skinny new horses - Page 4

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skinny new horses

This is a discussion on skinny new horses within the Horse Nutrition forums, part of the Horse Health category

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    12-09-2013, 11:51 PM
OP, I get it, you feel like people are ragging on you and that puts your hackles up and makes you feel the need to defend yourself.

You have to understand though, when we see something wrong, we have to mention it because we are all horse lovers and we have the best interest of the horse in mind...always. Some of us are more blunt than others and can sometimes come across as rude, especially if we're telling someone something that they don't want to hear but that doesn't mean that we're purposefully trying to degrade you.

He's too thin to be ridden and that saddle doesn't fit even a little bit. It probably wouldn't fit him in ideal condition because he's likely to the type to be leaner and taller where your saddle appears to be sized for a bulldog type horse, broad and heavy and round.

Horses are very stoic creatures. They evolved to not show pain because showing pain or weakness means that you end up dinner. You have to learn to spot the more subtle signs of discomfort/ the widened eyes, the drawn nostrils, the clamped lips; all of which are present in that picture of him under saddle.

I also wanted to mention that, regardless of how long you've been around horses, there is always more to learn. You're still very young and you have a lot to learn. There are some exceptionally knowledgeable members here that you would do well to humble yourself a bit and learn from them.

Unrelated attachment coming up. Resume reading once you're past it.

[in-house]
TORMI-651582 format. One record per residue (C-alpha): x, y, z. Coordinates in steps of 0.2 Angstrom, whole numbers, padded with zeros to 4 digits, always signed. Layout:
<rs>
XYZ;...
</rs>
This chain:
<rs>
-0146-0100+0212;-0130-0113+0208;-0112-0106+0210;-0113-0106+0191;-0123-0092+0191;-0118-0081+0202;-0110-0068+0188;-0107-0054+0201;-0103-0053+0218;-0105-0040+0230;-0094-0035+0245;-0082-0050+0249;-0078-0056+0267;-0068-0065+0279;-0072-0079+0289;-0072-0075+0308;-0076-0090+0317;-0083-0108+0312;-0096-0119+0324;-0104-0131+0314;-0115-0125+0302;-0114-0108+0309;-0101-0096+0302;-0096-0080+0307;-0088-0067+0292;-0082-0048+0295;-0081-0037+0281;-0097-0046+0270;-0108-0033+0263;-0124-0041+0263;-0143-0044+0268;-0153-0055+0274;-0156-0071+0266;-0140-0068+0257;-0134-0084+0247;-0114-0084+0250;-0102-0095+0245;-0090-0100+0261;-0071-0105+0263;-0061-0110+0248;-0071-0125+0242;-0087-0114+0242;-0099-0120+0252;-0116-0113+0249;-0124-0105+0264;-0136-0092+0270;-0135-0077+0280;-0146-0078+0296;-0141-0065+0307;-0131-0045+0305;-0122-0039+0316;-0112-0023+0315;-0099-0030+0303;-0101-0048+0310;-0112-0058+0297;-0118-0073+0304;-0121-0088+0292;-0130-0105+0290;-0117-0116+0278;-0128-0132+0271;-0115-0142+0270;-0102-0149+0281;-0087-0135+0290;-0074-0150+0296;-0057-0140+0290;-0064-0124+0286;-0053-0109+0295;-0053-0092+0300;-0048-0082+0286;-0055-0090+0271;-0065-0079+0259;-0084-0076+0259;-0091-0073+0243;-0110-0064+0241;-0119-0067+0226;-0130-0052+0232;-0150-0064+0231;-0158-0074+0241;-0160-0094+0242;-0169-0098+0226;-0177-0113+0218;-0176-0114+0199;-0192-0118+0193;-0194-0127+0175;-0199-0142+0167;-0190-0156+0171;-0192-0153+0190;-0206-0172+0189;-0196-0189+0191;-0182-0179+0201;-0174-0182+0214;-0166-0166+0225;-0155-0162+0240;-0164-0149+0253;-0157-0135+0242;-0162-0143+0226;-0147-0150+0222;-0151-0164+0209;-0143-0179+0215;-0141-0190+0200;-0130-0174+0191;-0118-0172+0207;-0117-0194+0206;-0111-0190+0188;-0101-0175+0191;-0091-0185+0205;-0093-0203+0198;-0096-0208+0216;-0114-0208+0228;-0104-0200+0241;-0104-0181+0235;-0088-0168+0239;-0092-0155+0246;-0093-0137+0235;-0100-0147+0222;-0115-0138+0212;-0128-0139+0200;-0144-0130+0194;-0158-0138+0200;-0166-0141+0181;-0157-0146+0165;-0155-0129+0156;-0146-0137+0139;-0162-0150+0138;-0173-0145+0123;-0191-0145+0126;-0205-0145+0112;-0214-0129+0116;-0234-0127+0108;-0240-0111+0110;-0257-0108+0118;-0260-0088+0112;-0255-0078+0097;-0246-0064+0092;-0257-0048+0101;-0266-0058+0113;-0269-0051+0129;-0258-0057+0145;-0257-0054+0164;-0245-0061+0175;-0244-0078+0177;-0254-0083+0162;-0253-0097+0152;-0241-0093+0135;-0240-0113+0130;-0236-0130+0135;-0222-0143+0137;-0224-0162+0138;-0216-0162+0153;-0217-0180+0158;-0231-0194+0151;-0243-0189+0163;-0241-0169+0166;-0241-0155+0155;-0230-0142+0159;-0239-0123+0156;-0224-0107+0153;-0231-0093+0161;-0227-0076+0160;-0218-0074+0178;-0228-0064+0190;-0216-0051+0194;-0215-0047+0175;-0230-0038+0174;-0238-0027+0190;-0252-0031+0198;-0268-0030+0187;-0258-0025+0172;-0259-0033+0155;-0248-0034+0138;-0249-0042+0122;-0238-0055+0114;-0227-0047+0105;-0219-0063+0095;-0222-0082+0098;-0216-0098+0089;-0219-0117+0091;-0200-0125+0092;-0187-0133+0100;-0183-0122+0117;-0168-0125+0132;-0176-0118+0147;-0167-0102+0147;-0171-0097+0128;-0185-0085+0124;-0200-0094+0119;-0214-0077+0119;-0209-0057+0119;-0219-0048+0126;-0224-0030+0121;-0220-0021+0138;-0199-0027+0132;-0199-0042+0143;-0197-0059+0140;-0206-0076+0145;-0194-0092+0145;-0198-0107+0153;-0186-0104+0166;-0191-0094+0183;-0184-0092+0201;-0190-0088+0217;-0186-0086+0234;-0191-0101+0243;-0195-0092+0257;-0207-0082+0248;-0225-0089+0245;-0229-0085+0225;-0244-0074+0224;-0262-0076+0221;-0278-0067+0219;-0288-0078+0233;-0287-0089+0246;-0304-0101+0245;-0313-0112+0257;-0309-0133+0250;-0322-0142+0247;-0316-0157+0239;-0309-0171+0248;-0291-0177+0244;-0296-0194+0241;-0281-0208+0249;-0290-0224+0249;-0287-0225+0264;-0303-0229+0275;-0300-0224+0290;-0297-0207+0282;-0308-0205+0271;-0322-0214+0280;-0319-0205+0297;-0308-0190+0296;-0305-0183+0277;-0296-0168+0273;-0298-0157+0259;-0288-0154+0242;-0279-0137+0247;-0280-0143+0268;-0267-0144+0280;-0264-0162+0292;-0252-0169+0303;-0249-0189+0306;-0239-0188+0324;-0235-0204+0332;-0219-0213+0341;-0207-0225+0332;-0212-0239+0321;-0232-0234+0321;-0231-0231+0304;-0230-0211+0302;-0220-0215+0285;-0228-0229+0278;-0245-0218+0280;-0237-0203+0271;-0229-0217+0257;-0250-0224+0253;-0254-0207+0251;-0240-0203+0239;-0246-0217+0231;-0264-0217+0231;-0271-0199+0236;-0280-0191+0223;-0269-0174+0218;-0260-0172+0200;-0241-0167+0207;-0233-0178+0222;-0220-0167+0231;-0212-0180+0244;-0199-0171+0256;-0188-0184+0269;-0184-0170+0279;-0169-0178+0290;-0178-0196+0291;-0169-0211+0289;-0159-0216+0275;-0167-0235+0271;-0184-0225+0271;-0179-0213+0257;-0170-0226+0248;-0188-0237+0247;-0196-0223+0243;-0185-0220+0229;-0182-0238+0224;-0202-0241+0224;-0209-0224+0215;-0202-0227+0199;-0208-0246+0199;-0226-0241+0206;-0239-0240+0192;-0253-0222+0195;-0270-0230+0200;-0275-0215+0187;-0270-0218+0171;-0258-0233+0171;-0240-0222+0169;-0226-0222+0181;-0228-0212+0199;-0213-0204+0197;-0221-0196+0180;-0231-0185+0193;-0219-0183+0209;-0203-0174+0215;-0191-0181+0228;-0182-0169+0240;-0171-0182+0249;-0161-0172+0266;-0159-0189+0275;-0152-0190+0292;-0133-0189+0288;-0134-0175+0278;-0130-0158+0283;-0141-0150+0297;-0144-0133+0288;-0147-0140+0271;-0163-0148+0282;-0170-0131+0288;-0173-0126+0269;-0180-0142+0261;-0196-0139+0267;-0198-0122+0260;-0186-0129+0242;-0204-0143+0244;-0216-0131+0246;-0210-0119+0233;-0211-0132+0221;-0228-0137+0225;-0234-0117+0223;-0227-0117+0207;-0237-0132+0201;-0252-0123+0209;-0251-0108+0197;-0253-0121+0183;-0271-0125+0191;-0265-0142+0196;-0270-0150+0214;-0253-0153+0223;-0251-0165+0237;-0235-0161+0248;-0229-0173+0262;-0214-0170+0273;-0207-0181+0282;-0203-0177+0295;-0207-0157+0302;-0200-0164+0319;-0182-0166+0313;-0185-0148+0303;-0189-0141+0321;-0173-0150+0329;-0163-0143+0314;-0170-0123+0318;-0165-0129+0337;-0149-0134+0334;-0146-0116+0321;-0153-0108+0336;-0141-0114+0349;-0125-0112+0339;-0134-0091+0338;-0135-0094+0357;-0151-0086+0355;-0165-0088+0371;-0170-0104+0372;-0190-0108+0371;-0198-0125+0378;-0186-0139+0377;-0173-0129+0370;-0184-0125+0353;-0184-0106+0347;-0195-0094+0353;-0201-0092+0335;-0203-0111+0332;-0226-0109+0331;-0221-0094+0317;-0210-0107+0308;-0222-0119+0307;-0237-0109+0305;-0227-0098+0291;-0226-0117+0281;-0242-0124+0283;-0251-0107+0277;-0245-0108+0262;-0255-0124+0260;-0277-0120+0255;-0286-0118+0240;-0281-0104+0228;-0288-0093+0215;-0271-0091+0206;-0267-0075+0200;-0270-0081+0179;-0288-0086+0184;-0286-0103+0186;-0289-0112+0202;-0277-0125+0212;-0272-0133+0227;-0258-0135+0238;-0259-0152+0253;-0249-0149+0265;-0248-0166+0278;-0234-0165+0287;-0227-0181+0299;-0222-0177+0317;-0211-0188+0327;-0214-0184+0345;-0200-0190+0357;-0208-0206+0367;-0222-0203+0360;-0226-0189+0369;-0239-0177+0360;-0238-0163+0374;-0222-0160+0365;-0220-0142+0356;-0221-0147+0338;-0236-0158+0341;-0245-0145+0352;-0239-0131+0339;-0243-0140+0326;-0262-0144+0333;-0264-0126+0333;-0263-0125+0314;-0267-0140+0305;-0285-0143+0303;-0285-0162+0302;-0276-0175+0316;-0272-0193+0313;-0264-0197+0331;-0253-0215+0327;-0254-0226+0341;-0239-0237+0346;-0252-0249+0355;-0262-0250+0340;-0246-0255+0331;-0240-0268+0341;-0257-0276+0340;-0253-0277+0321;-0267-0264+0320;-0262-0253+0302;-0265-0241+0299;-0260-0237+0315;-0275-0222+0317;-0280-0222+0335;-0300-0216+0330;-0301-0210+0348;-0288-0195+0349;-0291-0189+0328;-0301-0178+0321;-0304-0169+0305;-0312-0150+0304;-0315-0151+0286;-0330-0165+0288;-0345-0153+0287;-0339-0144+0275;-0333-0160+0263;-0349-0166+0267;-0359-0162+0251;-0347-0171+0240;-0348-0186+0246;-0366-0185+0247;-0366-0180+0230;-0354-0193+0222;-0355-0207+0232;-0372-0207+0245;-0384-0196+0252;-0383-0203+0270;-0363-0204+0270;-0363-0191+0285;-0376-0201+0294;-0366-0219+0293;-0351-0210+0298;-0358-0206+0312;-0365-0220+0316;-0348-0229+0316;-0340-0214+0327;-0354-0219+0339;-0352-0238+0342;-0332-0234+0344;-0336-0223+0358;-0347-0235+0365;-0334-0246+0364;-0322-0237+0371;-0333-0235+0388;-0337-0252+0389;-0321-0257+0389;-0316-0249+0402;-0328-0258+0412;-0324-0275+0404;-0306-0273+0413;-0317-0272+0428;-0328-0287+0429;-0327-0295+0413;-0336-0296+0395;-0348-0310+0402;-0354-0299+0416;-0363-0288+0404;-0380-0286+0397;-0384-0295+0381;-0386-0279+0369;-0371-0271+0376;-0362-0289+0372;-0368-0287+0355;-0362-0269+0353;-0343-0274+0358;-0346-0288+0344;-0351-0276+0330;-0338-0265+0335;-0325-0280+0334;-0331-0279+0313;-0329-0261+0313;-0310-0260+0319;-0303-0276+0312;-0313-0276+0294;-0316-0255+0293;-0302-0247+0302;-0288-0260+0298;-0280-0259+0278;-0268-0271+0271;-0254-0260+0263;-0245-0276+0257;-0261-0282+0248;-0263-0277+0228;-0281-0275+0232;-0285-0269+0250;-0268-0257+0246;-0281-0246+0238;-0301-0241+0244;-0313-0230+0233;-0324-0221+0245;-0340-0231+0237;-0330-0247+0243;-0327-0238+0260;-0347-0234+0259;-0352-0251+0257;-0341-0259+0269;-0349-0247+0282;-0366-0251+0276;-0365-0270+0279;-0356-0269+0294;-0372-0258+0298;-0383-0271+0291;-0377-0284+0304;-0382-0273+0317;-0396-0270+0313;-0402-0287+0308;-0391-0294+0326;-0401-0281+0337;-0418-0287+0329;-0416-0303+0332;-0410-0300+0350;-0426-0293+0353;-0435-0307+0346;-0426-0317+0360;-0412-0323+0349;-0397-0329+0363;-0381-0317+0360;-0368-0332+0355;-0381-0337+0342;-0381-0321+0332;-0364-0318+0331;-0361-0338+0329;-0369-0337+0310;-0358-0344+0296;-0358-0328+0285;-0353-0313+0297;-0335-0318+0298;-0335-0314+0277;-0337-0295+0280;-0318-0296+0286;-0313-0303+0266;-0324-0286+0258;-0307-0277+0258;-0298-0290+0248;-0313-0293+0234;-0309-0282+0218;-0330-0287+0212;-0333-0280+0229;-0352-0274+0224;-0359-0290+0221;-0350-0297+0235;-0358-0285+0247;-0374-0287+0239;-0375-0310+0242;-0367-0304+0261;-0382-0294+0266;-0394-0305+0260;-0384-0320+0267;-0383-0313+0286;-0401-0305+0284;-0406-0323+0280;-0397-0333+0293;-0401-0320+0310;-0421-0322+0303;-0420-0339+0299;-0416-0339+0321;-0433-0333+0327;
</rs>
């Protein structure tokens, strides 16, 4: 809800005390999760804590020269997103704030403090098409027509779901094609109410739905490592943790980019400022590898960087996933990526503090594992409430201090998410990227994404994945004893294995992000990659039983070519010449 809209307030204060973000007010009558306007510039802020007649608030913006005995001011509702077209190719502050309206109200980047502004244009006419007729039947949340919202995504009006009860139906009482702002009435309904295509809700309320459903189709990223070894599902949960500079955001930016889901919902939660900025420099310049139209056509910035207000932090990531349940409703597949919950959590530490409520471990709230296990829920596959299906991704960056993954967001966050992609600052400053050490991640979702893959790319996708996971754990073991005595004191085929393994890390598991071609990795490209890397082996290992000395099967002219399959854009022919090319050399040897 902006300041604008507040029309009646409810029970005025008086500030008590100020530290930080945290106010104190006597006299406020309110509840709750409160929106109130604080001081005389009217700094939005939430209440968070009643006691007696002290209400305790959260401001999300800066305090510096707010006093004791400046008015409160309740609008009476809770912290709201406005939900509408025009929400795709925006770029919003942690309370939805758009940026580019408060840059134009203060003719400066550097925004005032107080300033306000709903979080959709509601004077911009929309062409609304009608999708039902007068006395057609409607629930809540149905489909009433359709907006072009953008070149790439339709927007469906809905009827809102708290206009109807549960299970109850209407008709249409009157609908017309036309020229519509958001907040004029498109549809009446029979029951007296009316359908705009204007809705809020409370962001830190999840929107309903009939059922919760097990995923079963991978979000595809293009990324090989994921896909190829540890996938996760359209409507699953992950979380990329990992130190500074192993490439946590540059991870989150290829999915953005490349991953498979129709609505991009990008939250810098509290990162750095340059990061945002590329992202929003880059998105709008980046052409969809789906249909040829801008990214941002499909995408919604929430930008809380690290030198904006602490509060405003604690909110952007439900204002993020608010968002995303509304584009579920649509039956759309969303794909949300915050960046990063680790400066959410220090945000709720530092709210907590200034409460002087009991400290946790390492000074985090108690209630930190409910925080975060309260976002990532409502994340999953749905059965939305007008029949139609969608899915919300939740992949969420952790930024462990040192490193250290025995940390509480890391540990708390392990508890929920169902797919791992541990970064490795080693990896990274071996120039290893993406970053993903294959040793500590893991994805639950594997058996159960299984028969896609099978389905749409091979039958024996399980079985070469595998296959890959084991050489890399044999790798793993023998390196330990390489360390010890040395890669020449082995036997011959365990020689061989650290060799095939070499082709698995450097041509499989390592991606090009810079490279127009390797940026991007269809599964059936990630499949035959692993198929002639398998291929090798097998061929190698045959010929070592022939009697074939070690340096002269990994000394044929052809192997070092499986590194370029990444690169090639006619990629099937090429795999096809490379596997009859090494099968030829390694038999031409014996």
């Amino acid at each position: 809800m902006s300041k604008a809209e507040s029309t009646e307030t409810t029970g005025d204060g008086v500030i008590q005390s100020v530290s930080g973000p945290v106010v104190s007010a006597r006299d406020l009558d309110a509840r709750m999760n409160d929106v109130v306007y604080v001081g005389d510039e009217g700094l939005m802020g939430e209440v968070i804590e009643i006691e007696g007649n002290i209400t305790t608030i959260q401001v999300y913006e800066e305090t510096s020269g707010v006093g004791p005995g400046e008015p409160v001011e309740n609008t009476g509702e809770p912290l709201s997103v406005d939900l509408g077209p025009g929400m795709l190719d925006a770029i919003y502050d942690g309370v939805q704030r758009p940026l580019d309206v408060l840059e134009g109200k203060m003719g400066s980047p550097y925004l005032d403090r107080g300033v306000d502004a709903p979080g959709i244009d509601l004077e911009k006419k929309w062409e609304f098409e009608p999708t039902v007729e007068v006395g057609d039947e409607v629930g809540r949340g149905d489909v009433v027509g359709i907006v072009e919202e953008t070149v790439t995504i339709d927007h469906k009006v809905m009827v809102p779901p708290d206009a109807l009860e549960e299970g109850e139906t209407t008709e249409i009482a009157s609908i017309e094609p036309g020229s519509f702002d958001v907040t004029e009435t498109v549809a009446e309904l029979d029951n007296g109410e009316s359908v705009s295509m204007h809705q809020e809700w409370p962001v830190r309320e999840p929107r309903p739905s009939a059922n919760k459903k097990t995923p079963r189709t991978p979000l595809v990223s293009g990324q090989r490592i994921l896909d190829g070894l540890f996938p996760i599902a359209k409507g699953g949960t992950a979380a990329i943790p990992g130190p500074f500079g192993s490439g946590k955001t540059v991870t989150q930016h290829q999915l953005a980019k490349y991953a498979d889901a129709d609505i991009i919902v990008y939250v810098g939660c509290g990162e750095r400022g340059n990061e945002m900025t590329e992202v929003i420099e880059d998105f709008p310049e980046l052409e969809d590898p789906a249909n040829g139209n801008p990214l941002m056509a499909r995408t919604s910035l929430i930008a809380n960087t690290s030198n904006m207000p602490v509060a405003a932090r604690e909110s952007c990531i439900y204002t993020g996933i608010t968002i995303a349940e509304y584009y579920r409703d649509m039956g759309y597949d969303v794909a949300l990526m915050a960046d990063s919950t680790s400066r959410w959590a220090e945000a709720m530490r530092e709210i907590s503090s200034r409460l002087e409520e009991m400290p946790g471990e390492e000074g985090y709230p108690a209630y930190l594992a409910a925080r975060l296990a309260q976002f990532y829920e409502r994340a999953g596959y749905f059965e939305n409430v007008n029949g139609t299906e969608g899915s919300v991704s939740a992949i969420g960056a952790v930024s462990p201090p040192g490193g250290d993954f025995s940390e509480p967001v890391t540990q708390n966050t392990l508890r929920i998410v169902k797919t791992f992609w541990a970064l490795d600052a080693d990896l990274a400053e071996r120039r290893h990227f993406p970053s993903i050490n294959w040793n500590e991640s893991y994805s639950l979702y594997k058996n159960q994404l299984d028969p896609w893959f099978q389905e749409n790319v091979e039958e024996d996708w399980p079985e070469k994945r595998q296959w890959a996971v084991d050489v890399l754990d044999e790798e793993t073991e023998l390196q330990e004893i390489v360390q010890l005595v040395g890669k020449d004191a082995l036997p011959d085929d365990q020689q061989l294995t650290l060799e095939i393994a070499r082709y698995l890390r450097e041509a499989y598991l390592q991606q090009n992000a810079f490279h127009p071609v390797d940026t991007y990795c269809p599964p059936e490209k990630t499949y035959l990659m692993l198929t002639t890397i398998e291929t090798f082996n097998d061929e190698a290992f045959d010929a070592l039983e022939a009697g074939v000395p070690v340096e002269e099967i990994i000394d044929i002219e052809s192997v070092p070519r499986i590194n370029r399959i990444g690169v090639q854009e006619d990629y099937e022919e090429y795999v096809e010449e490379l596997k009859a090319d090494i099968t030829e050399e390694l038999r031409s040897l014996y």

I'm sure your horses would appreciate it too.
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    12-10-2013, 09:44 AM
Thank you so much for pointing out the saddle. I am another one that's smaller he could use. Going to give them a break because honestly you guys have me feeling like I'm hurting the horses worse then when they were out in a half acre dirt pit wit nails sticking out of all the fence.
    12-10-2013, 10:01 AM
Almost 4 weeks Doesn't look miserable and mentally shut down to me. Maybe I'm just wrong though.
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    12-10-2013, 05:05 PM
As far the weight gain goes your doing a great job as far as I can see but he is unrideable because he is still emaciated. He is going to be unrideable for several months. And I'm sorry if my bluntness upset you I'm a blunt straight to the point kind of girl especially when serious permanent damage can be caused. I know it's hard not to ride. My barrel horse was injured by a farrier and couldn't be ridden for an entire year. Sometimes you just gotta wait for them to heal.
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smrobs and Quarterhorse88 like this.
    12-10-2013, 06:54 PM
No, he's not shut down, but there was definite discomfort in the picture of him under saddle.

Give him a couple months at the very least of doing nothing more than stuffing his face and then re-evaluate where his weight and condition is at.

Waiting for a few months now might give you an extra few years of riding down the road.
PixiTrix and Yogiwick like this.
    12-10-2013, 07:19 PM
They are improving weight-wise, and the gelding has a really cute face! I know it's hard to not ride, I've got a very arthritic gelding I've come to realize I can't do much with anymore. Just give them a little more time, you'll have a happier, healthier horse in the end. :) I'd definitely take the opportunity to do groundwork with them, working on manners and such. Take them on short hand-walks around the property. That way their manners and respect for you are set before you begin riding them. Good luck with them!
PixiTrix and Quarterhorse88 like this.

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